After another few moments of waiting, a quiet mew escaped from the sack, along with a delicate, ginger tabby paw. Carmella sighed and shrugged. “Get your foot back in there you stoopid cat…If Tommy hadn’t of borrowed my good hammer, this’d be over already!”
she grumbled as she poked the paw back in and gave the sack a little kick. Tommy was always borrowing his moms tools for something or other, as if she didn't know what him and his pals got up to. After a moment of contemplation, Carmella pulled herself up from the tree.
“Allora!” she exclaimed reluctantly as she bent down to pick up the sack and dragged it over to the edge of the lake. Without hesitating, she tipped the sack into the water, watching it sink downwards leaving nothing but a small eruption of bubbles that fell still within seconds.
Carmella looked down at the water blankly before turning around to take position by the tree again. After another few seconds of looking out at the lake, she impatiently exclaimed “So what, you're not coming?”
As if on cue, a boat appeared out in the distance, silently gliding across the lake. The evening amber sun shone brightly, turning the lake into liquid gold. A smile spread across Carmella’s face as she caught sight of the silhouette of her old cat and a man in the boat, rowing towards the reeds. “There you go…” she whispered through her smile.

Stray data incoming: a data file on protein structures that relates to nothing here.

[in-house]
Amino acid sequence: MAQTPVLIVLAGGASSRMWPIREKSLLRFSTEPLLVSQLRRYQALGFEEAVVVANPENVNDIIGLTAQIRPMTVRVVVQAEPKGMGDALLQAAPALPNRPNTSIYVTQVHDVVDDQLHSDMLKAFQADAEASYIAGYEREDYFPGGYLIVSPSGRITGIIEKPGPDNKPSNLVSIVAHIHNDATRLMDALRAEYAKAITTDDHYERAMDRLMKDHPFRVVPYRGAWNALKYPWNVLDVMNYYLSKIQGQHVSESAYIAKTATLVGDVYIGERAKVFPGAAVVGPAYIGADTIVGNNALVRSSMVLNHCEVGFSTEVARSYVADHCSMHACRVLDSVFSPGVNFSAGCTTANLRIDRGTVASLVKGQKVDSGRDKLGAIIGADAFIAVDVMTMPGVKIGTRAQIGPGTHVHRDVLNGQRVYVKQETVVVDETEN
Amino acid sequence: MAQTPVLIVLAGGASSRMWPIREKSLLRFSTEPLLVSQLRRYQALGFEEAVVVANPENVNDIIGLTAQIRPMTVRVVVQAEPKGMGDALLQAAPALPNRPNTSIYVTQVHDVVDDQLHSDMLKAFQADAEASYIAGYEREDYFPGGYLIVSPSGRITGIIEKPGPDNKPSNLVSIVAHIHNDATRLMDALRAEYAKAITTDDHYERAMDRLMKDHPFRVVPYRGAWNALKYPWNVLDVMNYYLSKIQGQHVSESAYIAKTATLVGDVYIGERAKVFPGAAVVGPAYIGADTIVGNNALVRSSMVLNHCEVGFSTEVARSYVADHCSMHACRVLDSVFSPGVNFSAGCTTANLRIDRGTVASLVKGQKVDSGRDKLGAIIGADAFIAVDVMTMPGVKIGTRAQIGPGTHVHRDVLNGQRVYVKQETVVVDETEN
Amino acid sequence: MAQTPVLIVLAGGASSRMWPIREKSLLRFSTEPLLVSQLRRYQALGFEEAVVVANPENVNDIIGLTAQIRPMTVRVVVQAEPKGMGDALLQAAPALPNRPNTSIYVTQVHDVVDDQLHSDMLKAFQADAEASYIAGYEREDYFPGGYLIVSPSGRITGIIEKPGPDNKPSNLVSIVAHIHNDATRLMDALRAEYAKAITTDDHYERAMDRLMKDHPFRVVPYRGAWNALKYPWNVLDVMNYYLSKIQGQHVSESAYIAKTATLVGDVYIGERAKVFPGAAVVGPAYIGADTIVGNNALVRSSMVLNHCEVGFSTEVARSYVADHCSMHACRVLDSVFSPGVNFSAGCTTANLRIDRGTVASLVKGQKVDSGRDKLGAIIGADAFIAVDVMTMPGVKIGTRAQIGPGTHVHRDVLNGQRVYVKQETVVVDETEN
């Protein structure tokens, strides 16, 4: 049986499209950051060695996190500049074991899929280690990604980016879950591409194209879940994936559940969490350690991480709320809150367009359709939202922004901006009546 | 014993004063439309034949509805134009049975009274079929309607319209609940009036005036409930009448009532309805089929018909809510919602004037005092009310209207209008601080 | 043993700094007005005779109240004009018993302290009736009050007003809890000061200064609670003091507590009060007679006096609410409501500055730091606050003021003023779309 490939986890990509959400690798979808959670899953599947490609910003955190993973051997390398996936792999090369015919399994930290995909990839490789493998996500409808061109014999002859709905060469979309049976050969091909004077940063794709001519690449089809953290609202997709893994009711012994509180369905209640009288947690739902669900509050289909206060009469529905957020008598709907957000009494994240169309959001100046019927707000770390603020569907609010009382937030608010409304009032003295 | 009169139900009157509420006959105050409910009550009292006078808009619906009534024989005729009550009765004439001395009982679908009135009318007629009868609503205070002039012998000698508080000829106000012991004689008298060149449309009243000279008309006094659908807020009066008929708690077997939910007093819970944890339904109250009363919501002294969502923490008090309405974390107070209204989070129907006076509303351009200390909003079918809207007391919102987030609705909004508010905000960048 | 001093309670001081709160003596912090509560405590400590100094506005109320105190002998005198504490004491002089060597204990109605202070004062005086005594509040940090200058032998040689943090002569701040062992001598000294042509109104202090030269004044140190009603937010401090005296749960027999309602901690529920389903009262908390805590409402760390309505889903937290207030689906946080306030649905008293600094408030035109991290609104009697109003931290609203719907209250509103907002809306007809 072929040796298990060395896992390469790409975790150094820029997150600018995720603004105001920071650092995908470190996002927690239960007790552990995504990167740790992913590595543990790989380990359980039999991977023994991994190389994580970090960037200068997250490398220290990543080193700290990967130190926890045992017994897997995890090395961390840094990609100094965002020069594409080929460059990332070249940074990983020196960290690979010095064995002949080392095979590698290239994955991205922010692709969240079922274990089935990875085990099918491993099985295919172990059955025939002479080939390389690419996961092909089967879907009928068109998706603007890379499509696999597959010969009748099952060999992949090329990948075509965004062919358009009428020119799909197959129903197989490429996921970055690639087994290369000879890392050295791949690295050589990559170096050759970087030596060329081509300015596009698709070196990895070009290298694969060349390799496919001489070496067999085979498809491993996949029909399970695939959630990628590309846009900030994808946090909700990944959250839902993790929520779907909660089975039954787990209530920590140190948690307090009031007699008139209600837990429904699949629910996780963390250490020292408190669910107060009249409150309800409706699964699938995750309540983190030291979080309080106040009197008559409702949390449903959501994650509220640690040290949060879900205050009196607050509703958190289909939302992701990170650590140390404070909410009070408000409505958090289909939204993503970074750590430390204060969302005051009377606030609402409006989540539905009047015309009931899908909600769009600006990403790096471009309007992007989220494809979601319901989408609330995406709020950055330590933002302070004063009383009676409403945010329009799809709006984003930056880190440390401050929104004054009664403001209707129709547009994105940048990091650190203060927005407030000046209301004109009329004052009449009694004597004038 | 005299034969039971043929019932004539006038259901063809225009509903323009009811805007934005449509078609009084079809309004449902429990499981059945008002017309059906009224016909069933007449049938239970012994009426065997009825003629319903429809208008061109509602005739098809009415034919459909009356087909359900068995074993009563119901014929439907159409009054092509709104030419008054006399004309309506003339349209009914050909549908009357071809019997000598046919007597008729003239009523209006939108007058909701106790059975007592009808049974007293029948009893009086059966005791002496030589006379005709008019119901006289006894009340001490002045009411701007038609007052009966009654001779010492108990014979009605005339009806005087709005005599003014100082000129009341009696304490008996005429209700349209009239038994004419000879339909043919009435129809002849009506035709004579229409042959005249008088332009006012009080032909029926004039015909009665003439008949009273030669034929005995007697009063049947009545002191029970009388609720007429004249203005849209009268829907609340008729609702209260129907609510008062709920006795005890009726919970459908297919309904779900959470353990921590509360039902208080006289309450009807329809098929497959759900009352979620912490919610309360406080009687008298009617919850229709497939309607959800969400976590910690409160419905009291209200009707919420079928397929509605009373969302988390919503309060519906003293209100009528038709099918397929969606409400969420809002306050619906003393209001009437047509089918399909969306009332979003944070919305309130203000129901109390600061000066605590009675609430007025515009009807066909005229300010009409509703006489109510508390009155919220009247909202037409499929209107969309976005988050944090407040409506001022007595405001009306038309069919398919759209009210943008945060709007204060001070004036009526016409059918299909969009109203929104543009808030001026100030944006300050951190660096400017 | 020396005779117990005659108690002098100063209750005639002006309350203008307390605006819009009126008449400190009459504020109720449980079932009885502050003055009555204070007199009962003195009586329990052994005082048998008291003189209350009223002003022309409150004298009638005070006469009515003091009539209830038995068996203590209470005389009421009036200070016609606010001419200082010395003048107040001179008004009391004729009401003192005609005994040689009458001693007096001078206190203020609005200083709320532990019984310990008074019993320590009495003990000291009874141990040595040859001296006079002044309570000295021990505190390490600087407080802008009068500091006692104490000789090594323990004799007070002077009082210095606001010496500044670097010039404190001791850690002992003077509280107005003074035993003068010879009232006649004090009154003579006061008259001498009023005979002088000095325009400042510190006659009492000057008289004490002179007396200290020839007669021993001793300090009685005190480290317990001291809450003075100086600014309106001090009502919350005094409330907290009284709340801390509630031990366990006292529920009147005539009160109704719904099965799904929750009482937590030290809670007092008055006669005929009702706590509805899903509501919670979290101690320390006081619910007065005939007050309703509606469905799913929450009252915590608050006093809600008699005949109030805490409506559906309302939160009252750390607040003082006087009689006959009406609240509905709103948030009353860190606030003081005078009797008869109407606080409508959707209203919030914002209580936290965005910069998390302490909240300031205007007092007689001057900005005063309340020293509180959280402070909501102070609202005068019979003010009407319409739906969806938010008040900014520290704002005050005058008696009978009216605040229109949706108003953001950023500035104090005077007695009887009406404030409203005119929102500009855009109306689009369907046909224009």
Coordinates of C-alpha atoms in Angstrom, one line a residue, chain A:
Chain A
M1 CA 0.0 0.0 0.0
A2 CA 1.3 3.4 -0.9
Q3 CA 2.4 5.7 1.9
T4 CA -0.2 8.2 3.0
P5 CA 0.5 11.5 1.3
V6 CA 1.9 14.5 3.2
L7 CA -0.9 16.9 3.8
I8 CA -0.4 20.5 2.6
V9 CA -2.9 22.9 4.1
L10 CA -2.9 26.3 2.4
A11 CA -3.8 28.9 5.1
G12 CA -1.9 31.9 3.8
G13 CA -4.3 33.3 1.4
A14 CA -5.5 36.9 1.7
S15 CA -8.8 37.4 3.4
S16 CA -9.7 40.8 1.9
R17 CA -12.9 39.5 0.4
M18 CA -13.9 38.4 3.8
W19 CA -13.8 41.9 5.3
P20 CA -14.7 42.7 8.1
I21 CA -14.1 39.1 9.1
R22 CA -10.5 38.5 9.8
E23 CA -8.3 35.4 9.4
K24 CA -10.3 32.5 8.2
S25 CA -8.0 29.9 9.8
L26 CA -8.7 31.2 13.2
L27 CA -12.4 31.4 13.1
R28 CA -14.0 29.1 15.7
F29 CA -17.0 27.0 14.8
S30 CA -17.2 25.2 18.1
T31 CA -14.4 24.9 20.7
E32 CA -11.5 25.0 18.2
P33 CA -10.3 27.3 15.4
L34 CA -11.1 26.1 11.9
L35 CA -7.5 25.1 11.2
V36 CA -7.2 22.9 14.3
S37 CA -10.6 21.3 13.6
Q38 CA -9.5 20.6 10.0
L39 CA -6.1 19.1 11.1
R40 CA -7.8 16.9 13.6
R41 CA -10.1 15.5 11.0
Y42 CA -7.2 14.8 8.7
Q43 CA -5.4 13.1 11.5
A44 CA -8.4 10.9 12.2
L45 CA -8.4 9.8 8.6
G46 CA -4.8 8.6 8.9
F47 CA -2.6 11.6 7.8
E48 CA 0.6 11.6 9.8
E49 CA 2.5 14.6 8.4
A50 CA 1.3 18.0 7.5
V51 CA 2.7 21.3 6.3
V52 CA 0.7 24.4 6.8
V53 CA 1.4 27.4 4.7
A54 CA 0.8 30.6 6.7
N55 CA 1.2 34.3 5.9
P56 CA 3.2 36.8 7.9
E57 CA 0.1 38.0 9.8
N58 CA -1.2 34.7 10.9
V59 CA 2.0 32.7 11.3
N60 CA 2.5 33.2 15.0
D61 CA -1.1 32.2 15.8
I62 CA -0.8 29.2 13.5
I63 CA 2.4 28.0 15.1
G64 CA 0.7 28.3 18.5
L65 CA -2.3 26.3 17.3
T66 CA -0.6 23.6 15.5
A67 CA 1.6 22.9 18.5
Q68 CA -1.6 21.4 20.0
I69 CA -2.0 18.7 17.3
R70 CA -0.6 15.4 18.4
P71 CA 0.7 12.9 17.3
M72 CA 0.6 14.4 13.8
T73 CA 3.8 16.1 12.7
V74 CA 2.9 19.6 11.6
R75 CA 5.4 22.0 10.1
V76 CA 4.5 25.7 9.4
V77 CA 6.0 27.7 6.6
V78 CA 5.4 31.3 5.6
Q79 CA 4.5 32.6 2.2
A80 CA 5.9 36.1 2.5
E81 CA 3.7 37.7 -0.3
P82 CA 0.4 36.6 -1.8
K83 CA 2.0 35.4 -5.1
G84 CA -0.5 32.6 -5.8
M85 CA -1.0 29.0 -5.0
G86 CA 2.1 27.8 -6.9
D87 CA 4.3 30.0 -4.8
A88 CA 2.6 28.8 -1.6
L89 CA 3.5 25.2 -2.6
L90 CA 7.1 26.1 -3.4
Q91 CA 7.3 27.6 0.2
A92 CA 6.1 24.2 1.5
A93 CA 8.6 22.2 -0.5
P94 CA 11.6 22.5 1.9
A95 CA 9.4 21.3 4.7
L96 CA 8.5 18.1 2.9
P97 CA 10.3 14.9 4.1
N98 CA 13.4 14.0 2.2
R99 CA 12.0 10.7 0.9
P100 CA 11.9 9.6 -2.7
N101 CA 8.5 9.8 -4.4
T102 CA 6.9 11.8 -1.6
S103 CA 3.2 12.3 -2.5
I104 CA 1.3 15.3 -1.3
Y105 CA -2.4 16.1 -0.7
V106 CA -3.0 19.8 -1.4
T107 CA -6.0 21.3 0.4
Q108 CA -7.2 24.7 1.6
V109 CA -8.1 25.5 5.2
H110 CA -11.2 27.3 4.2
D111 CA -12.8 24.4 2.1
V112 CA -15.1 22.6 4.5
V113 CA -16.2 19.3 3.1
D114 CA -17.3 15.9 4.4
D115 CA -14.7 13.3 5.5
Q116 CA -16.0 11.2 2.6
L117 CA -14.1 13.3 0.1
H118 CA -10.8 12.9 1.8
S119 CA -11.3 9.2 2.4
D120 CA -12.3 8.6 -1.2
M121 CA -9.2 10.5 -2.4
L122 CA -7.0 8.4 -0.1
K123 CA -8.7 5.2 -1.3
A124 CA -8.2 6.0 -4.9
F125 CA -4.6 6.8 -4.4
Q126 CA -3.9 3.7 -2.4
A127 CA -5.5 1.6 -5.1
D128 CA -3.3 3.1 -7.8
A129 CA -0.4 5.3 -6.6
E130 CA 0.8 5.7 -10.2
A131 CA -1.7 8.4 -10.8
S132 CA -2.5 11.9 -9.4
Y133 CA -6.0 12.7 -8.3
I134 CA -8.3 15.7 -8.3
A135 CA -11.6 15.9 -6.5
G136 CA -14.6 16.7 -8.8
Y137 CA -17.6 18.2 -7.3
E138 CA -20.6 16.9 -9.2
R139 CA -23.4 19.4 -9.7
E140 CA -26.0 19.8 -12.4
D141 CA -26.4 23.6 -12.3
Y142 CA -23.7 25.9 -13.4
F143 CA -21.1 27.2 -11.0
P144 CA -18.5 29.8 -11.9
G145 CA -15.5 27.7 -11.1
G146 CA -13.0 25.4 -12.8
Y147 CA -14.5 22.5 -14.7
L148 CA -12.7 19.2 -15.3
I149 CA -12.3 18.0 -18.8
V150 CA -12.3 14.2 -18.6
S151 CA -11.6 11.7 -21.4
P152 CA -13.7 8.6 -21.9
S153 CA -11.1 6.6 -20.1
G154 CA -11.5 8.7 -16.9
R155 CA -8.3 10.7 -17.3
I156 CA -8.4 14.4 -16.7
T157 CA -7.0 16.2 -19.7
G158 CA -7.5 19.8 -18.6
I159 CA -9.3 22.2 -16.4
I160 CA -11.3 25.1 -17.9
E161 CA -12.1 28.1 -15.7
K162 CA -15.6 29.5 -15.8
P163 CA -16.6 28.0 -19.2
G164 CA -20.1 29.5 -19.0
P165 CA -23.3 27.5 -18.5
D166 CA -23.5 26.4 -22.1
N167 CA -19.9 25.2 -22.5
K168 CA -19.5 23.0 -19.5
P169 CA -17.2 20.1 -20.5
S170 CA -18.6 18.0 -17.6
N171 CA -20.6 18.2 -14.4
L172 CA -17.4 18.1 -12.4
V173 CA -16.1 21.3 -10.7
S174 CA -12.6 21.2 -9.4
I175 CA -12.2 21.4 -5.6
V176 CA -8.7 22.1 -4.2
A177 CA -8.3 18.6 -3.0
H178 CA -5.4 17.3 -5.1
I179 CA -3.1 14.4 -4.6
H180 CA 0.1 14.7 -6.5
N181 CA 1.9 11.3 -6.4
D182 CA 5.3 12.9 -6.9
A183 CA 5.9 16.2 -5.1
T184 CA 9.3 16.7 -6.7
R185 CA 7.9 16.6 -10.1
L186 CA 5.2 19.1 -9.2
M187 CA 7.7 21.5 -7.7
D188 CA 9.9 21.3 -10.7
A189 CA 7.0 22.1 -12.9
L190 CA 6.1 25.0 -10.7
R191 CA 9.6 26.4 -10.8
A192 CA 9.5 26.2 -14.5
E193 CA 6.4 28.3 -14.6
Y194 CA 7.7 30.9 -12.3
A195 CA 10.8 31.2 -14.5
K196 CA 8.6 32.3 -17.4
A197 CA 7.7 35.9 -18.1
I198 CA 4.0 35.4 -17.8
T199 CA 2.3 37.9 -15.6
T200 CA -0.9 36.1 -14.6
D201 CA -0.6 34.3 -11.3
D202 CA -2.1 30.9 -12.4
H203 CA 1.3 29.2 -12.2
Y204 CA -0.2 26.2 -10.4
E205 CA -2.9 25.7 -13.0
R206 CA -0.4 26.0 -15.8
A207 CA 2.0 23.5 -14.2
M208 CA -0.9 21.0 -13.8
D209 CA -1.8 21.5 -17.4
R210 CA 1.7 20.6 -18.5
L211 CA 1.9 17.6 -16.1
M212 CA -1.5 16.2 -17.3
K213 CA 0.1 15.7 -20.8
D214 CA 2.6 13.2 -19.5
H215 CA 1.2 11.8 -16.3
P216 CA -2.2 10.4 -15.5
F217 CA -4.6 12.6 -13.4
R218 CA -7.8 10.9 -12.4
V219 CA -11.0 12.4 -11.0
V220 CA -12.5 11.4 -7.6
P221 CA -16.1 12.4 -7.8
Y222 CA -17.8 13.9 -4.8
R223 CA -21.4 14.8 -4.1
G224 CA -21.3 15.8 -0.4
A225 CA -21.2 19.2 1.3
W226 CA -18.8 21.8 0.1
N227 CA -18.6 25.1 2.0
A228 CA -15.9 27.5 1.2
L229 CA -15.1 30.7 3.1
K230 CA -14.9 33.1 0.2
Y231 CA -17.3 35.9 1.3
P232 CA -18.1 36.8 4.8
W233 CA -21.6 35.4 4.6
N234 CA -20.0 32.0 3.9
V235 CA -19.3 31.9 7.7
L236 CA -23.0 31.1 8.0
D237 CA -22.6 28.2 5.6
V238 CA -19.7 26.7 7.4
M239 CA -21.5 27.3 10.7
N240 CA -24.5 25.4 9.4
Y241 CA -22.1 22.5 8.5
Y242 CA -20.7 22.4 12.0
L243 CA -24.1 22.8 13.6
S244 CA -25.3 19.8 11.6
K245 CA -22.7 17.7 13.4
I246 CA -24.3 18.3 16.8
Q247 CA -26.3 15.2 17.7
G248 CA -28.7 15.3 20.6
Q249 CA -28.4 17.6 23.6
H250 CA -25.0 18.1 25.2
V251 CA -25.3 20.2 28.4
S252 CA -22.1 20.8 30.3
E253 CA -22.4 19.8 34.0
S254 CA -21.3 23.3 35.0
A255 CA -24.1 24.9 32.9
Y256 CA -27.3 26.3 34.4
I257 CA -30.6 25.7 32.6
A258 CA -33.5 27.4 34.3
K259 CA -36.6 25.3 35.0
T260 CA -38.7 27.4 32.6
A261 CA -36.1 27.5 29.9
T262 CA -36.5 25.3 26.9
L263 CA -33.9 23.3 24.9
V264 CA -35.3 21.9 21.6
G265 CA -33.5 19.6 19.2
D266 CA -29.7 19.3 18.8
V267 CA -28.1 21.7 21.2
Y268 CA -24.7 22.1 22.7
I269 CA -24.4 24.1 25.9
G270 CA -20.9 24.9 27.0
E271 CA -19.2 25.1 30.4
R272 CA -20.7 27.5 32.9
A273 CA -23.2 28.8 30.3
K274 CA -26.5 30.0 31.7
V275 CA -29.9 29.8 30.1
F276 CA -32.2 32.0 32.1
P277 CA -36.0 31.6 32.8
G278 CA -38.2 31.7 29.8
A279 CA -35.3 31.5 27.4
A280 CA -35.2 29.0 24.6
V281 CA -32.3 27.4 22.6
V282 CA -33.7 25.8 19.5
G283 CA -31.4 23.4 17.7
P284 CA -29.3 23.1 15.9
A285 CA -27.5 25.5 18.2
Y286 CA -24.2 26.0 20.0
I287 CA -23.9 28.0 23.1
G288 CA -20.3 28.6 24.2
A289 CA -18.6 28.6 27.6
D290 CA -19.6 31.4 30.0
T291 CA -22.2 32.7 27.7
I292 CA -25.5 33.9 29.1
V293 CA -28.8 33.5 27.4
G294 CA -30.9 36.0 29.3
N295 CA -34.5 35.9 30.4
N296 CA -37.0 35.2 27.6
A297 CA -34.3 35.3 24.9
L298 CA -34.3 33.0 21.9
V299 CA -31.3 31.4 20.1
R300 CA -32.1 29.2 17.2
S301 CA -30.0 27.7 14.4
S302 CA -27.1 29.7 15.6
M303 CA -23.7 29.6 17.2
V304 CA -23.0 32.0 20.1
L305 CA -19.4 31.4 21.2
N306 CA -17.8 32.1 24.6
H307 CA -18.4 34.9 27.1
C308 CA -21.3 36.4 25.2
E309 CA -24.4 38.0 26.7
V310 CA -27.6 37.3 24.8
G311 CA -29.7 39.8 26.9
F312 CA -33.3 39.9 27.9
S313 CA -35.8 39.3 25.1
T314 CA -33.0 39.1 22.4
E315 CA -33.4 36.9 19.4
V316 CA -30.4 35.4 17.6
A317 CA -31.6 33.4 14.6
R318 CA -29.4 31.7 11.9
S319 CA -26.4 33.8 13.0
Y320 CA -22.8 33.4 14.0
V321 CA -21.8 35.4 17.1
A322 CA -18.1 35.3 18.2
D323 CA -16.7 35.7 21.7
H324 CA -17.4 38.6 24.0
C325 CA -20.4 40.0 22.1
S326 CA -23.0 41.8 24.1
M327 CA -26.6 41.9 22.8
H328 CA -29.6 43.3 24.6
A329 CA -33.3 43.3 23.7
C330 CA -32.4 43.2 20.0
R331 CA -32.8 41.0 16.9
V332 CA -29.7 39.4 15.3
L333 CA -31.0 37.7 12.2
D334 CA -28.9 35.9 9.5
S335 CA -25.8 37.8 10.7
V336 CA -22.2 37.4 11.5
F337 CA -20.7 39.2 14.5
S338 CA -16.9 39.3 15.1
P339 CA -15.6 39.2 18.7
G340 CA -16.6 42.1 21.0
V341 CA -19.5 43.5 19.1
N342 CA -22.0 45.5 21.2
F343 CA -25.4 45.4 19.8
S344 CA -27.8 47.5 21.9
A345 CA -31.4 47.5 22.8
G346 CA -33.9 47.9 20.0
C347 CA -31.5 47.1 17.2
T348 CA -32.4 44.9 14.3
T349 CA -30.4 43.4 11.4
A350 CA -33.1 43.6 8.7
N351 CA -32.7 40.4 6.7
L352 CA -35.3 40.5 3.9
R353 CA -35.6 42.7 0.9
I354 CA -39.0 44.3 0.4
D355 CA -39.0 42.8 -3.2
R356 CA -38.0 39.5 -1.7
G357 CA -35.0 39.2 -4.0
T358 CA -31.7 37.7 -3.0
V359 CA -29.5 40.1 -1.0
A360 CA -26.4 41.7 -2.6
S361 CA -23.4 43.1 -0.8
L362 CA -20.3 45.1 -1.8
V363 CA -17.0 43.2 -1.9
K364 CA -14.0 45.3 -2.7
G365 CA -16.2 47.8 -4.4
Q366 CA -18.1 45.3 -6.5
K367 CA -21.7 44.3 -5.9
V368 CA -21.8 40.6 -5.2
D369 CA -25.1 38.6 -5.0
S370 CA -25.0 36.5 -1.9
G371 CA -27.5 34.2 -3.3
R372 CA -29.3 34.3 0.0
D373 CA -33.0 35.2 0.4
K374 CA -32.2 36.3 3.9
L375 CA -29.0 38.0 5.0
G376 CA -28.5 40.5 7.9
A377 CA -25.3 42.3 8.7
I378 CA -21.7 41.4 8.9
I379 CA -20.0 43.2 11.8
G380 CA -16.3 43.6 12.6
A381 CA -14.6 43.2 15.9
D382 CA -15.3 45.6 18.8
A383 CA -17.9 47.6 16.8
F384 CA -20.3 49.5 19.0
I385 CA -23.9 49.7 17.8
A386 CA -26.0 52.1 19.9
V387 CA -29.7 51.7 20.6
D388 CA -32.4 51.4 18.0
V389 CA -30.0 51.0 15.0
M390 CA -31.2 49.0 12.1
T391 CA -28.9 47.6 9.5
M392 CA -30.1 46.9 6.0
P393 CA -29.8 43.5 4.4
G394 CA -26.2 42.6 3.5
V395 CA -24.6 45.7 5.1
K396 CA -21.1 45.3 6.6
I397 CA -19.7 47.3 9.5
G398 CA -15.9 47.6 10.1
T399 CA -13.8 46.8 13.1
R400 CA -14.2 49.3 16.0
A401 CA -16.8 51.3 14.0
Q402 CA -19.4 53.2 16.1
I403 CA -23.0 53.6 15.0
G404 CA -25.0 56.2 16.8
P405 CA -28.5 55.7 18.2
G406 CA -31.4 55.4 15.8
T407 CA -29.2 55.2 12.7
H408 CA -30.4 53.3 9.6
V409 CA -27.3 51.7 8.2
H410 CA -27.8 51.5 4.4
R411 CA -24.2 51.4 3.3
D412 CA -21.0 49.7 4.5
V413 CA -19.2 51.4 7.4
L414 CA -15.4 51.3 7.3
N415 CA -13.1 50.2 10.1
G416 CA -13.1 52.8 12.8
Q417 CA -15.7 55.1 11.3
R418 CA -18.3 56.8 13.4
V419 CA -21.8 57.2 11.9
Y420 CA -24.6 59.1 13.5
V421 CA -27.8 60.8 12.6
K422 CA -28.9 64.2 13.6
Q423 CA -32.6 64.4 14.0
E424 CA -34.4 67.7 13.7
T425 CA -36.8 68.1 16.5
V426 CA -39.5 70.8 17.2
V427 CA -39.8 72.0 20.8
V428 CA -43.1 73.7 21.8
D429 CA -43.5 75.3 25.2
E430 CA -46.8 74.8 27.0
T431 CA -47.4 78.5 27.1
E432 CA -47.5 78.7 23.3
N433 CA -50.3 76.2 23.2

The boat glided on, until it reached the other side of the lake and disappeared amongst the dark shadows. Carmella straightened up from the tree, and started her walk home just as the sun began to set. She reached her front porch just in time for the night light to flick on and entered her house.
“Hey Rocco!” she called out as she unwrapped herself from her shawl and went into the living room to switch on the old radio. She took a seat in her armchair and looked at the blank easel she had set up earlier. Dean Martin's voice filled the room causing Carmella to sway her head to the music as she picked up her paintbrush.
“Hey Rocco…you think Tommy will like this one as much as the last?” she called out as she put her brush to the canvas.
After an evening of painting and reminiscing, and singing to Rocco, Carmella headed to her bedroom that was conveniently located downstairs, next to the bathroom. She put on her nightgown and climbed into bed, looking over at her favourite photograph of Tommy that took pride of place on her bedside table. Carmella looked out of her window at the star-studded sky and smiled. “You boys..” she softly chuckled to herself, as she closed her tired eyes and fell into a deep sleep.
After a few peaceful hours, a beam of bright light shone through her window, waking Carmella from her slumber. She shot up in bed and listened to the whirring car engine cut out and the low mumble of Tommy’s voice. Carmella’s face lit up with excitement as she stumbled out of bed and grabbed her glasses from the nightstand. She shuffled into the kitchen, just in time to find Tommy and his pals entering the house, Tommy telling Jimmy “she keeps a shovel laying around here somewhere”.
“Look who’s here look who’s here..” she said as she put on her glasses and walked over to Tommy who was rushing over to kiss his mom.